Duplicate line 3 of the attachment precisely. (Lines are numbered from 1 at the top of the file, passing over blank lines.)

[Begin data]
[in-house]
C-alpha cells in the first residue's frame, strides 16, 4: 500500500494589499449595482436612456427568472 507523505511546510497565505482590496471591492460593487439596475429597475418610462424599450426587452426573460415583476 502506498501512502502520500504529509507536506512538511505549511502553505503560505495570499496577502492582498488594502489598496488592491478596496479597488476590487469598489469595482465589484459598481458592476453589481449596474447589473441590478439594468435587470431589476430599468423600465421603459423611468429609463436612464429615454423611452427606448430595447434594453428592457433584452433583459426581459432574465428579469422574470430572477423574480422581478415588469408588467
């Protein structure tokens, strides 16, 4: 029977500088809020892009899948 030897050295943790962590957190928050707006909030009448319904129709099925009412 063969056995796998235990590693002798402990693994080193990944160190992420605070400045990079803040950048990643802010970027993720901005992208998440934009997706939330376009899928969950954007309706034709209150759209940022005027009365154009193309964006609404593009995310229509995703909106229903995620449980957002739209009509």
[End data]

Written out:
């Protein structure tokens, strides 16, 4: 029977500088809020892009899948 030897050295943790962590957190928050707006909030009448319904129709099925009412 063969056995796998235990590693002798402990693994080193990944160190992420605070400045990079803040950048990643802010970027993720901005992208998440934009997706939330376009899928969950954007309706034709209150759209940022005027009365154009193309964006609404593009995310229509995703909106229903995620449980957002739209009509």